I knew another OT would have new tactics to try. The challenge was finding one who'd come to our home, because I work and can't hustle Max to therapies during weekdays. I put out a lot of feelers and got lucky—I found two new ones, and booked them both.

The first, Liz, came over this week. A guy was in the basement fixing our furnace, which had leaked over the weekend and flooded part of our basement. As Liz stood in our kitchen he came upstairs and said, "I hate to tell you but your washing machine flooded." Sure enough, there was water all over the laundry area. Yep, two floods in two days, unrelated. So I was distracted while she was there, and not paying attention to what she and Max were up to on the deck.

When she'd met Max weeks ago, she asked what I thought we should focus on and I told her life skills. Max's fingers often don't do what he'd like them to do, and he needs help with everything from pulling up his pants to brushing his teeth.

"You want to do that stuff, right, Max?" I asked.

He did not seem all that enthusiastic. He sometimes resists doing things himself because they are hard, and because he knows Dave and I will step in.

At the end of the session, Liz and Max walked in as I was on the hold for getting a washing machine repair scheduled.

"Max, do you think your mom can guess what we spoke about?"

My first guess was Las Vegas, Max's December joy trip with Dave and his grandpa.


Going to high school?



Ding ding ding!

"Max, tell your mom what we spoke about," she said.

Max said a word I didn't understand. Liz presented a red piece of construction paper with a list, and I scanned it. Ah. He was saying "strong." As in, he wanted to get stronger so he could be a firefighter.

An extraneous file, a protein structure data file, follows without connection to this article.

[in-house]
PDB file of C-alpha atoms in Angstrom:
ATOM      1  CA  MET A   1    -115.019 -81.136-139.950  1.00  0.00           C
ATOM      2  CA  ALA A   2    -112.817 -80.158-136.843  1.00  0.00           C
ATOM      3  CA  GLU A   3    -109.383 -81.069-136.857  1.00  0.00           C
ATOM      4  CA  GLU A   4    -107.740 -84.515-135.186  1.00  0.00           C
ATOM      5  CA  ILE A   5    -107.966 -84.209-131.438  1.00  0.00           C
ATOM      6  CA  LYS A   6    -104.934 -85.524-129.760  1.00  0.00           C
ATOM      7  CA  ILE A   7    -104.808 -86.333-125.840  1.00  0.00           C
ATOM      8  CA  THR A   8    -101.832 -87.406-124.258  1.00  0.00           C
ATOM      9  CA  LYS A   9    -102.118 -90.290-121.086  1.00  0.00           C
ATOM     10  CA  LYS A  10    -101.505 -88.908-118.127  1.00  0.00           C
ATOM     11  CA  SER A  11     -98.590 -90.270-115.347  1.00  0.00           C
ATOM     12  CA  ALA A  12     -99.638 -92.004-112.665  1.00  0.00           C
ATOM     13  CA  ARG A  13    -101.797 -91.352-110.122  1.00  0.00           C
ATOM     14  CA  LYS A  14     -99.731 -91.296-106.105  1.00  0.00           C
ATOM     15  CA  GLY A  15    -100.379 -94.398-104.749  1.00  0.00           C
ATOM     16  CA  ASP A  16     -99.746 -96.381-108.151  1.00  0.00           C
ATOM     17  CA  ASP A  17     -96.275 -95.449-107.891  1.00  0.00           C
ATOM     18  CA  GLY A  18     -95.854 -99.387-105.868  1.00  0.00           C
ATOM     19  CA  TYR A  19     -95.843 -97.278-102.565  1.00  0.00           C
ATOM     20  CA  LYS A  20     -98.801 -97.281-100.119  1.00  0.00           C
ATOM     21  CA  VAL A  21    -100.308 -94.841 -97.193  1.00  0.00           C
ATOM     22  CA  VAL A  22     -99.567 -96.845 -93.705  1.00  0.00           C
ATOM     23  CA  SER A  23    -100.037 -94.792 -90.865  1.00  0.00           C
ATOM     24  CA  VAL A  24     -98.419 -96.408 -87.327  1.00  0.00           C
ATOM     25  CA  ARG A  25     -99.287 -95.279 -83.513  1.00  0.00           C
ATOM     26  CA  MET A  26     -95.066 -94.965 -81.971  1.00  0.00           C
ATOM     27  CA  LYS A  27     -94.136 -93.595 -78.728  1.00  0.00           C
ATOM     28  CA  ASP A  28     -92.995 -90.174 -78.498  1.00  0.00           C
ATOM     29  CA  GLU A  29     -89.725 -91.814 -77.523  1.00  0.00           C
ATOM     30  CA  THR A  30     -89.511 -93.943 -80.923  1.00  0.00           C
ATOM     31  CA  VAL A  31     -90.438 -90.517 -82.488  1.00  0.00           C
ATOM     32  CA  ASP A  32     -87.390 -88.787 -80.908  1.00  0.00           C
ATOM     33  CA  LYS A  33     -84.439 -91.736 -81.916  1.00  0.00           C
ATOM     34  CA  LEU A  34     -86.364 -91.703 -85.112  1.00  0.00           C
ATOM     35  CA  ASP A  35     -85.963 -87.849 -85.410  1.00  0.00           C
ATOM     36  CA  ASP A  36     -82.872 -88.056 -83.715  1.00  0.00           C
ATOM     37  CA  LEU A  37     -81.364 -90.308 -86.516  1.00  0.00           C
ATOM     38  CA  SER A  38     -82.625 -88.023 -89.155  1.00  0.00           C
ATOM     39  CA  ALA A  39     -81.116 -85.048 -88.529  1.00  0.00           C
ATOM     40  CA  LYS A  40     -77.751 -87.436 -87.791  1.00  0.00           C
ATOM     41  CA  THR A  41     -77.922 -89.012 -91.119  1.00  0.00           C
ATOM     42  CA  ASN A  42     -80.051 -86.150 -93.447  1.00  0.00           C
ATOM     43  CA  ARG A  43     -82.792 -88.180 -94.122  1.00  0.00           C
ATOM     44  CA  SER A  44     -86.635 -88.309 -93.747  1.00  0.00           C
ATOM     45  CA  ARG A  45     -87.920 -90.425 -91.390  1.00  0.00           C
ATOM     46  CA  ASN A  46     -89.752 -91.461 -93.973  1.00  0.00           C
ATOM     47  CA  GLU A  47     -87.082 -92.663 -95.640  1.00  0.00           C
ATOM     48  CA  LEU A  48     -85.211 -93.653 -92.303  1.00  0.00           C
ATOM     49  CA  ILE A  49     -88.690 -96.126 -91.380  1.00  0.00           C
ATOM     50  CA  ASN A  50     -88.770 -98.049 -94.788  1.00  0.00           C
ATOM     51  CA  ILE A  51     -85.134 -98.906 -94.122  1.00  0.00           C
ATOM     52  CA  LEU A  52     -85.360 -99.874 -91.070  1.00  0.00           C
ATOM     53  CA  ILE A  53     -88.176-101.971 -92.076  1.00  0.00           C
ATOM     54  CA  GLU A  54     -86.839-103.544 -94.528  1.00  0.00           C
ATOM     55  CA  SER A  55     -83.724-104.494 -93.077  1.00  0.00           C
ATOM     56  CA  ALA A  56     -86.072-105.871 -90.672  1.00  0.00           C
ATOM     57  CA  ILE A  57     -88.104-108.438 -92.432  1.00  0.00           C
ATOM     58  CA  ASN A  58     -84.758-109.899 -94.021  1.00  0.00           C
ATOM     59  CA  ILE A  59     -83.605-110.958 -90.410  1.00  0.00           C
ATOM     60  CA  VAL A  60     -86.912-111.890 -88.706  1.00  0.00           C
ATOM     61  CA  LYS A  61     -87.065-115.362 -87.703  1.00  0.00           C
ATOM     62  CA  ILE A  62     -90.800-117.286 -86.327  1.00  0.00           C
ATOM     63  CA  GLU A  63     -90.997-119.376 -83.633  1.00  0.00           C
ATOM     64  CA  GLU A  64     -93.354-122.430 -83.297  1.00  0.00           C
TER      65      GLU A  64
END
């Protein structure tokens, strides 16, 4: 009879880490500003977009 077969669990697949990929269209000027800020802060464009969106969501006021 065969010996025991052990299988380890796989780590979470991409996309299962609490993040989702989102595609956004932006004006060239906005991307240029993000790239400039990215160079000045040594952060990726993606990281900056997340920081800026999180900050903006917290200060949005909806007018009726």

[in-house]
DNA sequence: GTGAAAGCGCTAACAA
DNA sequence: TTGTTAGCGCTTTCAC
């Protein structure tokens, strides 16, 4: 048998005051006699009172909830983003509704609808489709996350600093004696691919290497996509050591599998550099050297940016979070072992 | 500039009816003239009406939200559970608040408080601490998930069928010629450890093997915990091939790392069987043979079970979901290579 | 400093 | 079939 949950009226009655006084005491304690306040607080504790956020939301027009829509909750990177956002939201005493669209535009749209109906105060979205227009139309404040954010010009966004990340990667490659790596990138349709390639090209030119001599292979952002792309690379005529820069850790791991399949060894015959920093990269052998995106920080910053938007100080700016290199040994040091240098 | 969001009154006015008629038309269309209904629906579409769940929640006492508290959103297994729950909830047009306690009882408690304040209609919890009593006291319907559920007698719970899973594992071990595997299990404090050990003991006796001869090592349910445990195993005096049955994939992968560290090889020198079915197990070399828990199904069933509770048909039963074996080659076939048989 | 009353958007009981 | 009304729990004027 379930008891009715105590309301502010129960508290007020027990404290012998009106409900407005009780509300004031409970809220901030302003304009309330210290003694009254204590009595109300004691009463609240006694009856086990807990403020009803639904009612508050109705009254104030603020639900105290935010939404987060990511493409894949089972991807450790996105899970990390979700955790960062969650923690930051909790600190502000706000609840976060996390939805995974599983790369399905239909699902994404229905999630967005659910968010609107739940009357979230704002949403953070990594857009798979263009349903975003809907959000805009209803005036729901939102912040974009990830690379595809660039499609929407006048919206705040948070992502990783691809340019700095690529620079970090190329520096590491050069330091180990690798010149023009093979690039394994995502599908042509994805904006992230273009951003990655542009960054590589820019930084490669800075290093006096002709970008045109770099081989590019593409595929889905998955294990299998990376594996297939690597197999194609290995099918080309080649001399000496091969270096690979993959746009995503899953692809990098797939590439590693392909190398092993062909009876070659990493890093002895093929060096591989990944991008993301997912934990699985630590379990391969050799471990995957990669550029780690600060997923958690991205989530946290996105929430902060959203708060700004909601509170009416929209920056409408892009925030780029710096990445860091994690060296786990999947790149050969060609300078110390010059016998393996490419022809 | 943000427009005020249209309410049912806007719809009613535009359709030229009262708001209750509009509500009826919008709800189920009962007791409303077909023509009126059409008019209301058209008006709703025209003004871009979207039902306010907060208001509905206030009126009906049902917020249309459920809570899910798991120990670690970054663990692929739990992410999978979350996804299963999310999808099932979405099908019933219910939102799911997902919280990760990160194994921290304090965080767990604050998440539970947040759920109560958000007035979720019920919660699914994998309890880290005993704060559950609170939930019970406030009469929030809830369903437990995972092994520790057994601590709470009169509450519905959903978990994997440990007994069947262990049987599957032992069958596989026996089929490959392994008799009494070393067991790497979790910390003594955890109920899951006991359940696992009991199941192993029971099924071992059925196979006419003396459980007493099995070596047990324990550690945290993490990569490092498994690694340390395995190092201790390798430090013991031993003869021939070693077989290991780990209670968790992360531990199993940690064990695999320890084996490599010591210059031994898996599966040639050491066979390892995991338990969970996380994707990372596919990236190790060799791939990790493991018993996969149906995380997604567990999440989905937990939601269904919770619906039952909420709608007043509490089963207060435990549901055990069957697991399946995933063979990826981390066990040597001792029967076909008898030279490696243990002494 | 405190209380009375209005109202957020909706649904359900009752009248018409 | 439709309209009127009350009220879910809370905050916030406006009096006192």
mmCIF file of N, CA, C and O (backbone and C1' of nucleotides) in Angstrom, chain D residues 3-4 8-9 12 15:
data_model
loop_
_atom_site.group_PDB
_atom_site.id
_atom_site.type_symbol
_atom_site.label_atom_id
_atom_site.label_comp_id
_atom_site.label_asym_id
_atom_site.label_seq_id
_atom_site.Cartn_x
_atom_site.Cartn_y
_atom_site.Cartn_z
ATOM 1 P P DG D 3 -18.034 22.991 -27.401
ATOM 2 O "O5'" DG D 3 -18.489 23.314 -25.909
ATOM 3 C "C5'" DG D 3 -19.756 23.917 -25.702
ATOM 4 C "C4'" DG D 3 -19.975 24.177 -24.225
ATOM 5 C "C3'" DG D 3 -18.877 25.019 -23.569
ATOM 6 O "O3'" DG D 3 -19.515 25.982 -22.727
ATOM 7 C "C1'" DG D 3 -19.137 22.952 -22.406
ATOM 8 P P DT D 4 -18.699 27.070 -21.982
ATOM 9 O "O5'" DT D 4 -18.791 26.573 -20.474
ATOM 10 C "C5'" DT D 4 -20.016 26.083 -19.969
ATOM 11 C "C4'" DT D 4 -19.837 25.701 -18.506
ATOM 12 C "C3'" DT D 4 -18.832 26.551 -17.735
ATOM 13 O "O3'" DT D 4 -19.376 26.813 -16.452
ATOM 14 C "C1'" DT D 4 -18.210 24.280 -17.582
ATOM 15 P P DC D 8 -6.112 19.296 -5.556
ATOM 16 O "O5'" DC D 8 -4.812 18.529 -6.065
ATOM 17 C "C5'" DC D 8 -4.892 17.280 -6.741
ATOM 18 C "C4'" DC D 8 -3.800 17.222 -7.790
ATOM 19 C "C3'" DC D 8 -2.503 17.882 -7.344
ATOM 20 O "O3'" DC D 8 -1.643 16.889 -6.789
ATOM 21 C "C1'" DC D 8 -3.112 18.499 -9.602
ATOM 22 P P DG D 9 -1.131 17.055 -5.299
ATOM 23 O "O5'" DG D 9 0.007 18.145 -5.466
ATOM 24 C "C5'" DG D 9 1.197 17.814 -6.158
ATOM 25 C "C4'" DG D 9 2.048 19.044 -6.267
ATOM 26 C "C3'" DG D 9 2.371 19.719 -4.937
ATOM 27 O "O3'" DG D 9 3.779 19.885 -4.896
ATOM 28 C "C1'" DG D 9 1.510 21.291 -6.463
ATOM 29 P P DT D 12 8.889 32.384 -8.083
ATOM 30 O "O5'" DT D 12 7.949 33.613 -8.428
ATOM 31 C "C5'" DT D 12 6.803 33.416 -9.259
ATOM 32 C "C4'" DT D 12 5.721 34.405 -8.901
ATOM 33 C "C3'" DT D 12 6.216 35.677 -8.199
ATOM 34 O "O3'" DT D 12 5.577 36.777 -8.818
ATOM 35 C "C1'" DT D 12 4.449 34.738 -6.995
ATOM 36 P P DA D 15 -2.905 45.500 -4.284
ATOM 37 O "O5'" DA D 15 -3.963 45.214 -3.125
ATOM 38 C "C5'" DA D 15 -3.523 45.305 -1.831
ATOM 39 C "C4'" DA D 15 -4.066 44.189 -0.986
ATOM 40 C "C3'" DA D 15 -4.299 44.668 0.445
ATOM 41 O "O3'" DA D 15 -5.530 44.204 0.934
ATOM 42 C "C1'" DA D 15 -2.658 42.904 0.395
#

The list is titled "Things Fireman Max wants to do by himself." They include: Getting dressed, from his undies on up; brushing teeth; cooking; using his right hand more; and getting stronger so he could climb a ladder as a firefighter.

"This sounds great!" I said. "You need to do all of these things to be a firefighter. Because you want to live in the station, right?"

"Yes," he said.

Max's old therapist had gotten him to move around by reenacting fire scenarios. I loved how Liz was tapping into his firefighter aspirations to give him intrinsic motivation to work on life skills. As I know well, nothing happens with Max until he's ready to make it happen—and he wants to.

Firefighter training happening at our house, soon.

Wednesday, August 16, 2017

This is his big brother who takes care of him, and that's how he'll always see him

We inherited a swing set from friends this summer. Ben loves the swing, and Max loves pushing him. It makes me really happy to watch the two of them together, and see their relationship blooming. Unlike some people, Ben sees Max for who he is.

Max and Sabrina are always watching over Ben. "No, Ben!" Max informs him when Ben tries to use the couch as a jungle gym. "Benny! You're going to get your fingers stuck!" Sabrina says as Ben opens and shuts all the doors. "Benjamin! Eat the pasta!" Max cajoles him at mealtime. 

Ben doesn't yet see any difference between his older siblings, other than the fact that he's now able to point out who's a boy and who's a girl. Perhaps he never will. All Ben knows is that he's got a brother and sister who look after him, play with him, squeal when he does something cute and generally love him to pieces.